Sports medicine researchers use highspeed motion analysis camera systems to
study the kinematics of sports such as baseball, golf, tennis, and soccer.
Instrumented biomechanical studies of specific movements in these sports have
enabled investigators to divide the motion into phases and identify where,
when, and how injuries occur during specific sports movements. Dancers are
highly trained athletes who are required to perform repetitive, consistent
movements at joint range of motion extremes. However, kinematic or kinetic
descriptions of these movements are extremely limited.
Unlike the general public, relatively minor injuries in dancers and the elderly
(our two target populations) can present a challenge to their work and daily
life activities. Minor injuries in dancers result in significant financial
cost, both to the individual and the dance company, as a result of their being
unable to perform in their profession. A similar injury in the elderly may
result in lost functional independence, either temporarily or permanently.
Eighty percent of all professional dancers will suffer an injury that will
affect their ability to perform. At least 50% of dancers in larger ballet companies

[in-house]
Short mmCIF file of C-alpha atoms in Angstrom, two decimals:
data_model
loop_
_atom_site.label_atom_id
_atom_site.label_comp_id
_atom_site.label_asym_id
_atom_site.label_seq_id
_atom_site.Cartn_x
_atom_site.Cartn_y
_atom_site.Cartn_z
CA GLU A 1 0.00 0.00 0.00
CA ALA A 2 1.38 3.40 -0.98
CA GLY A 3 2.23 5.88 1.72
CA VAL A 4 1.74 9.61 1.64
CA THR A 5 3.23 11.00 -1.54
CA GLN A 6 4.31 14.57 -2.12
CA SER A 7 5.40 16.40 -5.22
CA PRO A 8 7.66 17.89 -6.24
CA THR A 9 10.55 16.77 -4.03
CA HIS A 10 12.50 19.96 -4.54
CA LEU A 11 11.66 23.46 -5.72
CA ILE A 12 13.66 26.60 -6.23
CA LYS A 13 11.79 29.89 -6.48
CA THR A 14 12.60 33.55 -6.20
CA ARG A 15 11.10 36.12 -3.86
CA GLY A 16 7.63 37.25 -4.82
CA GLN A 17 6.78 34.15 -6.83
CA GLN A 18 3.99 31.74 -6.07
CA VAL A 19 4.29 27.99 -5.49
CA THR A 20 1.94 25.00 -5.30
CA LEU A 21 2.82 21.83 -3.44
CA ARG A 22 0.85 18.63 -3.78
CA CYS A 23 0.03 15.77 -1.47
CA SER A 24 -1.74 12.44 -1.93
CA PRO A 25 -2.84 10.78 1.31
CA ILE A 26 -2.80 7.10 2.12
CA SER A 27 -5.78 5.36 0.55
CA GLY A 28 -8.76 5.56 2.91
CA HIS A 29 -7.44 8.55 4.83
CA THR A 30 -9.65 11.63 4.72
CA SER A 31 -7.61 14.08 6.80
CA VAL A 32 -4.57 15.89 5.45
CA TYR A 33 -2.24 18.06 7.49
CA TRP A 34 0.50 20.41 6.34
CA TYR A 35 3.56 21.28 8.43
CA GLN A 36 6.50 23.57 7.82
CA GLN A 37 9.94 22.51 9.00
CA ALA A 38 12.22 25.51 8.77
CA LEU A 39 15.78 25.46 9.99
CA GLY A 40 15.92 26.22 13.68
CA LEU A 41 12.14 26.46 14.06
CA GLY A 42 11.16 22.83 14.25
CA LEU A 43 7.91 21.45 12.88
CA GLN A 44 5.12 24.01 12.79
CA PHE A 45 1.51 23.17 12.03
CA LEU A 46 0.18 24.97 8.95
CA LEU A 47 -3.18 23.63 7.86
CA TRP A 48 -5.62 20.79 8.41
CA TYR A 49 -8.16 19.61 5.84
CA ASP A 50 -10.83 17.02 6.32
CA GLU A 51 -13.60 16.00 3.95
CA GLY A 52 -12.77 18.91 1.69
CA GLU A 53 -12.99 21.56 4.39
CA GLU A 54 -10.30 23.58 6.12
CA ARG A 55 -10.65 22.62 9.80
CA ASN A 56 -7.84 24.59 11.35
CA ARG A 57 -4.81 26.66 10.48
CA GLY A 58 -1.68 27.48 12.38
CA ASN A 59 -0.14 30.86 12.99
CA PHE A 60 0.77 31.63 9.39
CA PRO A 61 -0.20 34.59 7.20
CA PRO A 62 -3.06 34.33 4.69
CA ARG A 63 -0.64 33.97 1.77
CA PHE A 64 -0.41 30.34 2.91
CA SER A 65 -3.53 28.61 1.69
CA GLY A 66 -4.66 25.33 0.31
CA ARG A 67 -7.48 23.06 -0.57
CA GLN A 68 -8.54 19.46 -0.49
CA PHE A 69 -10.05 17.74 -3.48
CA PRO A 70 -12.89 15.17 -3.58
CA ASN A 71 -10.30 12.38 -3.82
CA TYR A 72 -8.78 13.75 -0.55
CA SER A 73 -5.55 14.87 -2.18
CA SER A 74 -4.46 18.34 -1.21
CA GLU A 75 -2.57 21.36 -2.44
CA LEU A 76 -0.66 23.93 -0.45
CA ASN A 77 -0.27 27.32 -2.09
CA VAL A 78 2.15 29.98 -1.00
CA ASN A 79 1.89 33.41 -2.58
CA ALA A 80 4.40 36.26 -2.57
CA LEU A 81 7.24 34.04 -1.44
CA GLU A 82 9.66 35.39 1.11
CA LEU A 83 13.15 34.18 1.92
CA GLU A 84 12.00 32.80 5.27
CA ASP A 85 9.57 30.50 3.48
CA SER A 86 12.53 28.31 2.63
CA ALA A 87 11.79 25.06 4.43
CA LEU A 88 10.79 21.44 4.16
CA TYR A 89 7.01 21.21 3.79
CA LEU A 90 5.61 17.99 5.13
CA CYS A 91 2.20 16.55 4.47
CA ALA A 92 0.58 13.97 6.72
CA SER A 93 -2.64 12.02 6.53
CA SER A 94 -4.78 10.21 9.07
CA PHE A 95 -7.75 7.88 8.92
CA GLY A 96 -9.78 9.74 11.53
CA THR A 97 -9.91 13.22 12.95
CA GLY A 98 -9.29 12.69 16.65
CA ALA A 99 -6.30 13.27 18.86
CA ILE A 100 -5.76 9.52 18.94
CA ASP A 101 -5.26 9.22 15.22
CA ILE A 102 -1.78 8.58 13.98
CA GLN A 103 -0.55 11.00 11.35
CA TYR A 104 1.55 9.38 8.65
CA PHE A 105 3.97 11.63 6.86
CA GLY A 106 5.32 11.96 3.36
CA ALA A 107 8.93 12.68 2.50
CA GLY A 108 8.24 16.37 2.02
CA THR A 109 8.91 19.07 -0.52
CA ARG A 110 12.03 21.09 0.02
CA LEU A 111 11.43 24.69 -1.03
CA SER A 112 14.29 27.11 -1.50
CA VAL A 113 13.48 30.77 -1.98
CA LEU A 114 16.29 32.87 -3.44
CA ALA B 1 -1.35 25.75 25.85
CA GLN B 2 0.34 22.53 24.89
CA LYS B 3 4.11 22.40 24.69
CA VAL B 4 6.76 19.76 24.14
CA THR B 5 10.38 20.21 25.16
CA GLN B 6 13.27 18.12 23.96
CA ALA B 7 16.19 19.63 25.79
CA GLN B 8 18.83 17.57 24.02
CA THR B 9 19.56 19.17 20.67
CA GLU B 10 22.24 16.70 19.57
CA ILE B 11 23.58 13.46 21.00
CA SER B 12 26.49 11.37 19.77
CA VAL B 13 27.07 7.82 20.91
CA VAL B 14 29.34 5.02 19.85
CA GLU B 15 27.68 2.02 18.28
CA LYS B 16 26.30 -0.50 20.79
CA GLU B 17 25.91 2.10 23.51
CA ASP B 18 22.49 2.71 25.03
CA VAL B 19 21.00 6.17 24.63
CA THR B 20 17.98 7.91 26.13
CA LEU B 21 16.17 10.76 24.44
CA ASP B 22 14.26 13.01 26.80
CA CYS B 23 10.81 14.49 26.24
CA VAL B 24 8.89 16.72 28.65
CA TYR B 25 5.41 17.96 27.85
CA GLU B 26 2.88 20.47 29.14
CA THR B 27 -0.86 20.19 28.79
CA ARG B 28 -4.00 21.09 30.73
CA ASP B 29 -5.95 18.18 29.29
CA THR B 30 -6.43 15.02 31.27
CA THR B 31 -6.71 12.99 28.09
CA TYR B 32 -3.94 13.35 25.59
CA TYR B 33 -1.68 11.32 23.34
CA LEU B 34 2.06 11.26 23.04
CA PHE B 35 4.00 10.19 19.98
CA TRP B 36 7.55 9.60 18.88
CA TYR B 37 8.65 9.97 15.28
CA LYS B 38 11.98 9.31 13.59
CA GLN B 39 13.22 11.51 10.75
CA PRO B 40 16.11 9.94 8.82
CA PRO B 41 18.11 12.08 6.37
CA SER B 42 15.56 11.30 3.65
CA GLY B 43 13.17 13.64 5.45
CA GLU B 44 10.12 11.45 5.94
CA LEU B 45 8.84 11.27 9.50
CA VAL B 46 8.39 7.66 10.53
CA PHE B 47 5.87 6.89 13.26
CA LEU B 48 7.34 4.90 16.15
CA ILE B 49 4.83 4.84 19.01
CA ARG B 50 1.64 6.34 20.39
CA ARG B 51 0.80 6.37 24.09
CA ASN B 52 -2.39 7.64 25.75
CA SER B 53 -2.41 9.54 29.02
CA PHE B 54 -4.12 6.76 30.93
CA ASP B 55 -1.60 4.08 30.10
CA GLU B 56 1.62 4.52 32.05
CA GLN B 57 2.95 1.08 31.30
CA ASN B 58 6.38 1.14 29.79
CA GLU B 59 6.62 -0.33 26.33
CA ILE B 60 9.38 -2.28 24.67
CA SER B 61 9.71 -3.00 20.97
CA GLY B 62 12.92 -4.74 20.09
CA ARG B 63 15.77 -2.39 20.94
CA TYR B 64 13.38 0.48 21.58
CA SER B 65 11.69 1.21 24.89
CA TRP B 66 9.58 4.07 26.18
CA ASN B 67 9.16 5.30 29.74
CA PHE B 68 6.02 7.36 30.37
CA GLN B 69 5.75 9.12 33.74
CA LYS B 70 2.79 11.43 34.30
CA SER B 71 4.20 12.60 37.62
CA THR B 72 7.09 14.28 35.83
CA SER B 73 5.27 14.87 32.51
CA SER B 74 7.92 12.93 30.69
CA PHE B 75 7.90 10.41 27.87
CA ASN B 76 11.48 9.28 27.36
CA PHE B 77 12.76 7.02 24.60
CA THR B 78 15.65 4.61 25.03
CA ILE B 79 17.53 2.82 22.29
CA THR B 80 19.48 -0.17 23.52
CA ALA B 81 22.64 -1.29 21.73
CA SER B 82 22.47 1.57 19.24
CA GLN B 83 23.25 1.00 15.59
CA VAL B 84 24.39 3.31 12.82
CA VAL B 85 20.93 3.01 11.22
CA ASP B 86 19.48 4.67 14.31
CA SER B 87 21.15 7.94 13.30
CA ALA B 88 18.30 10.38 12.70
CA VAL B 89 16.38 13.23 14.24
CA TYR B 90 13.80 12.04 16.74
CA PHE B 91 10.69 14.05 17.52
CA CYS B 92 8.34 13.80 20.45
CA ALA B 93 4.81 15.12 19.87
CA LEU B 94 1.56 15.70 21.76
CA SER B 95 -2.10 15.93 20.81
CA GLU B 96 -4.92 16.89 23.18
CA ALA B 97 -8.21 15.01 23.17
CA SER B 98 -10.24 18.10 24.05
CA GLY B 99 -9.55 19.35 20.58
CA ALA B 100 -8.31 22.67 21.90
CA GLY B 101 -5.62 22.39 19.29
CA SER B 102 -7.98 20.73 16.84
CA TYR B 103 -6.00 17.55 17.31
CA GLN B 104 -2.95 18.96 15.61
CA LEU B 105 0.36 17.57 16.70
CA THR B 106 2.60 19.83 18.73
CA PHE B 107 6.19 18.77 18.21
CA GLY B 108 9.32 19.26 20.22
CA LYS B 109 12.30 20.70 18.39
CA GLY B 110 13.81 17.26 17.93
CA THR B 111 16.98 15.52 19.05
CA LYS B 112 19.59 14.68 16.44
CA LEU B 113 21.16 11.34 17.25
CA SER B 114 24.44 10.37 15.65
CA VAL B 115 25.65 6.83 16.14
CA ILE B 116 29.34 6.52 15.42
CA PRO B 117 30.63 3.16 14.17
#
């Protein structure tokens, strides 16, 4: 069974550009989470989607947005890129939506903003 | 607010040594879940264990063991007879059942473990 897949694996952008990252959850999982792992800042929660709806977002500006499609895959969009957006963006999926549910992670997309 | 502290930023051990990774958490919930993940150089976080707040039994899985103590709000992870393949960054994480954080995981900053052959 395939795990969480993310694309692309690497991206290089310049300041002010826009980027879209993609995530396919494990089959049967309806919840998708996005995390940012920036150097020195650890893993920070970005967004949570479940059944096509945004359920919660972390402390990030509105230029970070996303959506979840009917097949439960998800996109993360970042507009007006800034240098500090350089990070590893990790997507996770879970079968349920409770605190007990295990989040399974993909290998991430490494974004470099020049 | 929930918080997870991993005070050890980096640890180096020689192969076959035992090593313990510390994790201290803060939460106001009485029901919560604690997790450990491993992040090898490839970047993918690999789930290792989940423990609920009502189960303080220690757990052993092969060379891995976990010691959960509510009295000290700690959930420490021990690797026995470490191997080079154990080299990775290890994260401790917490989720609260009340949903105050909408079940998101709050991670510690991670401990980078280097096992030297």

and 40% in smaller companies will have injuries that prevent them from dancing
in scheduled performances in any given year. The injury rate is higher in dance
than in any professional sport. All large and small dance companies have an
urgent need to reduce the quantity, frequency and severity of injuries to dancers.
Musculoskeletal pathology in the form of orthopedic impairments and arthritis
is the underlying cause of 40% of activity limitations in all age groups within
the US, resulting in an annual cost of greater than $36 billion. The probability
of bone fracture approaches 50% in elderly women; with mortality rates of 25%
following a hip fracture. To date, one of the most effective interventions
for the elderly is appropriate exercise.
The ADAM Center is determined to reduce the drastic human and financial cost
associated with injuries in these two groups by identifying the links between
movement, training, and function. Through our instrumented biomechanical studies
of movements, we will develop programs to enhance the individual's resources
by maximizing movement potential, minimizing injury costs, and promoting general
ADAM Center at LIU,
122 Ashland Place #1A,
Brooklyn, NY 11201